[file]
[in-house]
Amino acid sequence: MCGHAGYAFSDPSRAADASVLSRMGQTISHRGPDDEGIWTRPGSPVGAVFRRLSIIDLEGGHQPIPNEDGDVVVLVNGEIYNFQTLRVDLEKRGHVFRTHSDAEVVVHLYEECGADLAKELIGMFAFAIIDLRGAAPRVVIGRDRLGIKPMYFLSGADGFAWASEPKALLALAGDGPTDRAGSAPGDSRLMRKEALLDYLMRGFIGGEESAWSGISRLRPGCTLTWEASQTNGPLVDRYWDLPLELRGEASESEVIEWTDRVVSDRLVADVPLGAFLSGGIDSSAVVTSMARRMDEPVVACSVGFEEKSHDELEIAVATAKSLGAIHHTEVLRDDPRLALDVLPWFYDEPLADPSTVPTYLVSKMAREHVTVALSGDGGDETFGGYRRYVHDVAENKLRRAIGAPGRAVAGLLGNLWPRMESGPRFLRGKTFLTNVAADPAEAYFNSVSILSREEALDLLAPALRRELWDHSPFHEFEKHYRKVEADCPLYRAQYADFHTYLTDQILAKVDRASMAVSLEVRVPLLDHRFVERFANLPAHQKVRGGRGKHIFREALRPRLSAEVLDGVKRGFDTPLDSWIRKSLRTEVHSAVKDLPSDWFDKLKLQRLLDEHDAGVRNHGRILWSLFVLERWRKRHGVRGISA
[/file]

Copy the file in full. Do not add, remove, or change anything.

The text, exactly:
[in-house]
Amino acid sequence: MCGHAGYAFSDPSRAADASVLSRMGQTISHRGPDDEGIWTRPGSPVGAVFRRLSIIDLEGGHQPIPNEDGDVVVLVNGEIYNFQTLRVDLEKRGHVFRTHSDAEVVVHLYEECGADLAKELIGMFAFAIIDLRGAAPRVVIGRDRLGIKPMYFLSGADGFAWASEPKALLALAGDGPTDRAGSAPGDSRLMRKEALLDYLMRGFIGGEESAWSGISRLRPGCTLTWEASQTNGPLVDRYWDLPLELRGEASESEVIEWTDRVVSDRLVADVPLGAFLSGGIDSSAVVTSMARRMDEPVVACSVGFEEKSHDELEIAVATAKSLGAIHHTEVLRDDPRLALDVLPWFYDEPLADPSTVPTYLVSKMAREHVTVALSGDGGDETFGGYRRYVHDVAENKLRRAIGAPGRAVAGLLGNLWPRMESGPRFLRGKTFLTNVAADPAEAYFNSVSILSREEALDLLAPALRRELWDHSPFHEFEKHYRKVEADCPLYRAQYADFHTYLTDQILAKVDRASMAVSLEVRVPLLDHRFVERFANLPAHQKVRGGRGKHIFREALRPRLSAEVLDGVKRGFDTPLDSWIRKSLRTEVHSAVKDLPSDWFDKLKLQRLLDEHDAGVRNHGRILWSLFVLERWRKRHGVRGISA